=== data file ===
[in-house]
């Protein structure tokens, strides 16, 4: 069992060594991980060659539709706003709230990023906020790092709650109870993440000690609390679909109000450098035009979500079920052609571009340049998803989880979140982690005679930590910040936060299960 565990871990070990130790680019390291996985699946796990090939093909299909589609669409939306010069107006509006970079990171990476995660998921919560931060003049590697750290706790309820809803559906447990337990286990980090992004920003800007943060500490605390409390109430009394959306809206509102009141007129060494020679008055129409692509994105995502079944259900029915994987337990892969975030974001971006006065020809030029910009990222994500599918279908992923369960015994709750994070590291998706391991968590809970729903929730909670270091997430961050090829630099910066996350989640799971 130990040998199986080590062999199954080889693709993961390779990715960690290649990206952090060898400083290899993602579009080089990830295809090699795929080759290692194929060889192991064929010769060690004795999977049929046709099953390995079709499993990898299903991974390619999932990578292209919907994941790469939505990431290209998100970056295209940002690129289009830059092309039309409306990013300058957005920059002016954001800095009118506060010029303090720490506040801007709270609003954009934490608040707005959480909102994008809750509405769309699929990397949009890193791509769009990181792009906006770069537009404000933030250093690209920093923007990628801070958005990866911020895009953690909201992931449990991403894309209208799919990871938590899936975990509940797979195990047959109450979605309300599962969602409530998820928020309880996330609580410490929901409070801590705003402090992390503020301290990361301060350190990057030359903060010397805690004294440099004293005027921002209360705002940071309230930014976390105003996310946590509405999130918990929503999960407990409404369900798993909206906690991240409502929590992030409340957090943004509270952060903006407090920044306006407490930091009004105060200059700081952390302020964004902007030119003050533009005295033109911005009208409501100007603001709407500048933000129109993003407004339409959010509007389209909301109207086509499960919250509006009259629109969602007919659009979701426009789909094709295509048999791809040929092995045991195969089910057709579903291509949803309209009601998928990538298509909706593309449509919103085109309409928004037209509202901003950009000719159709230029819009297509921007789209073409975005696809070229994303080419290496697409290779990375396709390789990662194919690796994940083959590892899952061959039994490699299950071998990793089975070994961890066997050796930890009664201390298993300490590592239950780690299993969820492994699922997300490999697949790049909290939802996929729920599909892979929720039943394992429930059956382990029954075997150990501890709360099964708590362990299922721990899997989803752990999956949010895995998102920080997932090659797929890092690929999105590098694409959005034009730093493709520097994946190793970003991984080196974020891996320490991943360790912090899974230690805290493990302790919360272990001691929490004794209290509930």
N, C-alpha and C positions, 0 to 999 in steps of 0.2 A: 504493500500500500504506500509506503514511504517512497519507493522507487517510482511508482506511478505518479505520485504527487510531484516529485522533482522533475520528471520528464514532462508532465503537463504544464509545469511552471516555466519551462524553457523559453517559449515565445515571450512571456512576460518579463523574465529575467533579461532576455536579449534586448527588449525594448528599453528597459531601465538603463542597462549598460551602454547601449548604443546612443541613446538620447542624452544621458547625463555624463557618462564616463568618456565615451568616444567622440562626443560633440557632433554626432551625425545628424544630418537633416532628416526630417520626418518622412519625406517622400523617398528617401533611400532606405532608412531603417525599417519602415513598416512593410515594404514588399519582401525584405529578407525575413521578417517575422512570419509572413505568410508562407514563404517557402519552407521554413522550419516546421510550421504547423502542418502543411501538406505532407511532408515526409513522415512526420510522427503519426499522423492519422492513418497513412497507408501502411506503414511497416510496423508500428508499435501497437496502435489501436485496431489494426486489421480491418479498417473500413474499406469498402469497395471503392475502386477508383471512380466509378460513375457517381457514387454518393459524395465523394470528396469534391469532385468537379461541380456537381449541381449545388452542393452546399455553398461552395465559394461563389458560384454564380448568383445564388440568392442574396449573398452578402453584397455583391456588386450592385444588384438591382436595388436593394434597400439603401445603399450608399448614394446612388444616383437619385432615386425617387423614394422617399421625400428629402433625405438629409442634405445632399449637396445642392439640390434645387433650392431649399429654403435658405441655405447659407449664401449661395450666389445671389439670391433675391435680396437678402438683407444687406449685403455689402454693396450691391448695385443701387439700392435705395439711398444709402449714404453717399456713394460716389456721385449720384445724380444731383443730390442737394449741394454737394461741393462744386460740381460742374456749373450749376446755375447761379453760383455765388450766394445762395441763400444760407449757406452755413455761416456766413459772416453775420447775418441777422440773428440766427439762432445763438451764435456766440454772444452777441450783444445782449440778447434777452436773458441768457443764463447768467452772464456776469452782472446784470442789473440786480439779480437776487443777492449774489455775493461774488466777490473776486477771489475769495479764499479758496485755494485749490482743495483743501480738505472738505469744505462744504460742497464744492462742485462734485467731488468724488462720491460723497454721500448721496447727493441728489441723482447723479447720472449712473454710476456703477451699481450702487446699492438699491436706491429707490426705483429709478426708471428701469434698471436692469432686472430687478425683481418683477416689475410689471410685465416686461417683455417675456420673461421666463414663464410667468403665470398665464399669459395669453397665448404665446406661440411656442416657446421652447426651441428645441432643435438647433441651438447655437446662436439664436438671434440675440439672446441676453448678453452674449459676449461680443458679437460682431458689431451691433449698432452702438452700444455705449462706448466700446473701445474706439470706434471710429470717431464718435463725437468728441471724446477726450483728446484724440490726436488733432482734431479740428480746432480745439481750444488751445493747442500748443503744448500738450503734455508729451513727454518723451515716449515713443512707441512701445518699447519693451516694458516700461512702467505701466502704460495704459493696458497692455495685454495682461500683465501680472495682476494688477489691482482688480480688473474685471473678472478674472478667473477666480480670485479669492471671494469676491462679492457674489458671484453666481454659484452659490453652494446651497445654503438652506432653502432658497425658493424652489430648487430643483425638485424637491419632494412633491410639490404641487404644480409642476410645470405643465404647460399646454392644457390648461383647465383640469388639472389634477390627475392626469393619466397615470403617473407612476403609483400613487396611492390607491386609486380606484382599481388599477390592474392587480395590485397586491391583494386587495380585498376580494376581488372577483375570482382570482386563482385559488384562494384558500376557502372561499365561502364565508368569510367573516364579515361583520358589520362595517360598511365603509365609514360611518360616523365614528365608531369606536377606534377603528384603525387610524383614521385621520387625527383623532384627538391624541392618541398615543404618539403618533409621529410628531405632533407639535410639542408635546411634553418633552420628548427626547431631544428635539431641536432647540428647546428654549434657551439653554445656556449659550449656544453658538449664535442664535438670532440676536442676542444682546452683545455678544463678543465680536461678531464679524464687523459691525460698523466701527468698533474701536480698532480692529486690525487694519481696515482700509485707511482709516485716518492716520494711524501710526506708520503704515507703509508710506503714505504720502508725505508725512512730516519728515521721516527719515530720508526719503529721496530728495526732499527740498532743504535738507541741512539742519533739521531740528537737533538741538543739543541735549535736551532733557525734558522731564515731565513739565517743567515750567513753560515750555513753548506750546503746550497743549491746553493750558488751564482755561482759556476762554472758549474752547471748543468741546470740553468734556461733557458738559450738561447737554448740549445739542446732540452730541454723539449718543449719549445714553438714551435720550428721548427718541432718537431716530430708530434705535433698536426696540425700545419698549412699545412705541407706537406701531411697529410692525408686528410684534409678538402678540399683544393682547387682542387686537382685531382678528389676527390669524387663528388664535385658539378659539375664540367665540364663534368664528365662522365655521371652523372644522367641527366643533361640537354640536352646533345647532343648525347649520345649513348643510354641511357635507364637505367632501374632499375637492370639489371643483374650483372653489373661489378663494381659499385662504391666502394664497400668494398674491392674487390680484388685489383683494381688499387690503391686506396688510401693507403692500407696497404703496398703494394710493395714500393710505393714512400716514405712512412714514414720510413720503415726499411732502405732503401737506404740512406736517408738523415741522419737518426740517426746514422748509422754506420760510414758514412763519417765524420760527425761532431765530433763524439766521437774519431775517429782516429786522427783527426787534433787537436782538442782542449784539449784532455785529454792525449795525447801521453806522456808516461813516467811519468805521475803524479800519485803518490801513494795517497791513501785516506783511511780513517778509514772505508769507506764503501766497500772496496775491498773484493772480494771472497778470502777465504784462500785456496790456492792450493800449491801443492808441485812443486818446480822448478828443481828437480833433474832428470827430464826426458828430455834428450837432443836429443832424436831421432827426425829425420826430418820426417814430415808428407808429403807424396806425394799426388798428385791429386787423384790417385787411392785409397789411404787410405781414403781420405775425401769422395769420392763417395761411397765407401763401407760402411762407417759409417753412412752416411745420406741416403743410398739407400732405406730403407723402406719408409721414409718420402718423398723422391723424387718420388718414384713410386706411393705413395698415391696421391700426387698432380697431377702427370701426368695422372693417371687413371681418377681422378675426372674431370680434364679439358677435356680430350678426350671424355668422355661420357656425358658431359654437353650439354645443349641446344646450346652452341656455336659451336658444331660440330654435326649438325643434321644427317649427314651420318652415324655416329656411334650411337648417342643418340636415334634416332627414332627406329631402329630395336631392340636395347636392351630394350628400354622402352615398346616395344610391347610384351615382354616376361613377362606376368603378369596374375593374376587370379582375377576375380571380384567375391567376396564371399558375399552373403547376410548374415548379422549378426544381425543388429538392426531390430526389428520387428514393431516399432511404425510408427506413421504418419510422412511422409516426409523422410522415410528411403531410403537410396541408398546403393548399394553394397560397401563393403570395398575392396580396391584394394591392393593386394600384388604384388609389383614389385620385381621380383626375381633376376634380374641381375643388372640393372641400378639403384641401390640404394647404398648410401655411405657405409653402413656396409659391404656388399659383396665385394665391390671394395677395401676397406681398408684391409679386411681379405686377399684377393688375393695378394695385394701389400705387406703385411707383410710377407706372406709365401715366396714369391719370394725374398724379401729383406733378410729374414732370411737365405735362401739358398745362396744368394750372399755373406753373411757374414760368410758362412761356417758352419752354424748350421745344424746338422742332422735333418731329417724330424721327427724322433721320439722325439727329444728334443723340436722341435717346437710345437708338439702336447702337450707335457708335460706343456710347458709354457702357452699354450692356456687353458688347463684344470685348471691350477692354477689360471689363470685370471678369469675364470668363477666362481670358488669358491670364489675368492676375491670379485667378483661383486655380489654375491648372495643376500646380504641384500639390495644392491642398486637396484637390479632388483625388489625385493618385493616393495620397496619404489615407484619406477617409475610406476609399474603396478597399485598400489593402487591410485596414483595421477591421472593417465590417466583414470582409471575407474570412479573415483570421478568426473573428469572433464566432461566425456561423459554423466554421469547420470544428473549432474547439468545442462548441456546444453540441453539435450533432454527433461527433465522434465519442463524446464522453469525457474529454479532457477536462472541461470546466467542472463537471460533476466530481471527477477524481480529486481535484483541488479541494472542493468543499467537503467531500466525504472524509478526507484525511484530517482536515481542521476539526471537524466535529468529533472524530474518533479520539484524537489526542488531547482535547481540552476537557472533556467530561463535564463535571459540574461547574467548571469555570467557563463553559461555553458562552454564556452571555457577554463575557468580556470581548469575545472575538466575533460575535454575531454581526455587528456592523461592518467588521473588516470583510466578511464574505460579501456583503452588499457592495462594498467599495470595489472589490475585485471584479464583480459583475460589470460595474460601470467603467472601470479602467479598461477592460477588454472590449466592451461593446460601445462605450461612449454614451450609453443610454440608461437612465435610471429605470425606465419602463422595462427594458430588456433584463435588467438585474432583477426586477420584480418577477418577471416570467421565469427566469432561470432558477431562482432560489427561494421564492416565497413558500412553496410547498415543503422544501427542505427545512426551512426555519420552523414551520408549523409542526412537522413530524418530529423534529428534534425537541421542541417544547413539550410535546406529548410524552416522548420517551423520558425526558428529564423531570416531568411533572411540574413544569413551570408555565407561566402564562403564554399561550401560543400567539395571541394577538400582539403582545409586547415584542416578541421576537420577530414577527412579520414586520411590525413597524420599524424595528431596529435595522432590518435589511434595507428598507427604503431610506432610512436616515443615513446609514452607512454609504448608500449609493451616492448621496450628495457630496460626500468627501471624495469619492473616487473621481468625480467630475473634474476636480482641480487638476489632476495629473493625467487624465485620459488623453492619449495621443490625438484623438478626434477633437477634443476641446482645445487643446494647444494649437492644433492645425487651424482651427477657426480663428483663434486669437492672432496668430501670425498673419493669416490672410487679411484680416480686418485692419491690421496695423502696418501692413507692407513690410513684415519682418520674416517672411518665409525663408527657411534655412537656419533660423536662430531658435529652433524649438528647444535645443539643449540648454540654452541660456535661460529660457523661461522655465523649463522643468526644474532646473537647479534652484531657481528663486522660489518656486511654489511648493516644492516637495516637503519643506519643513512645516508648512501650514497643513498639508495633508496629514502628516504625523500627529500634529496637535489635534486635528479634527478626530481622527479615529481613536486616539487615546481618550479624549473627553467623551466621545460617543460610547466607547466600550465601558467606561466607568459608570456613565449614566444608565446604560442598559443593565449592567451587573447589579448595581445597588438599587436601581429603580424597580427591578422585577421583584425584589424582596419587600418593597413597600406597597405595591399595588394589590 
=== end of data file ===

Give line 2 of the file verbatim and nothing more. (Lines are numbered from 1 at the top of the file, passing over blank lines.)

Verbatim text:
């Protein structure tokens, strides 16, 4: 069992060594991980060659539709706003709230990023906020790092709650109870993440000690609390679909109000450098035009979500079920052609571009340049998803989880979140982690005679930590910040936060299960 565990871990070990130790680019390291996985699946796990090939093909299909589609669409939306010069107006509006970079990171990476995660998921919560931060003049590697750290706790309820809803559906447990337990286990980090992004920003800007943060500490605390409390109430009394959306809206509102009141007129060494020679008055129409692509994105995502079944259900029915994987337990892969975030974001971006006065020809030029910009990222994500599918279908992923369960015994709750994070590291998706391991968590809970729903929730909670270091997430961050090829630099910066996350989640799971 130990040998199986080590062999199954080889693709993961390779990715960690290649990206952090060898400083290899993602579009080089990830295809090699795929080759290692194929060889192991064929010769060690004795999977049929046709099953390995079709499993990898299903991974390619999932990578292209919907994941790469939505990431290209998100970056295209940002690129289009830059092309039309409306990013300058957005920059002016954001800095009118506060010029303090720490506040801007709270609003954009934490608040707005959480909102994008809750509405769309699929990397949009890193791509769009990181792009906006770069537009404000933030250093690209920093923007990628801070958005990866911020895009953690909201992931449990991403894309209208799919990871938590899936975990509940797979195990047959109450979605309300599962969602409530998820928020309880996330609580410490929901409070801590705003402090992390503020301290990361301060350190990057030359903060010397805690004294440099004293005027921002209360705002940071309230930014976390105003996310946590509405999130918990929503999960407990409404369900798993909206906690991240409502929590992030409340957090943004509270952060903006407090920044306006407490930091009004105060200059700081952390302020964004902007030119003050533009005295033109911005009208409501100007603001709407500048933000129109993003407004339409959010509007389209909301109207086509499960919250509006009259629109969602007919659009979701426009789909094709295509048999791809040929092995045991195969089910057709579903291509949803309209009601998928990538298509909706593309449509919103085109309409928004037209509202901003950009000719159709230029819009297509921007789209073409975005696809070229994303080419290496697409290779990375396709390789990662194919690796994940083959590892899952061959039994490699299950071998990793089975070994961890066997050796930890009664201390298993300490590592239950780690299993969820492994699922997300490999697949790049909290939802996929729920599909892979929720039943394992429930059956382990029954075997150990501890709360099964708590362990299922721990899997989803752990999956949010895995998102920080997932090659797929890092690929999105590098694409959005034009730093493709520097994946190793970003991984080196974020891996320490991943360790912090899974230690805290493990302790919360272990001691929490004794209290509930």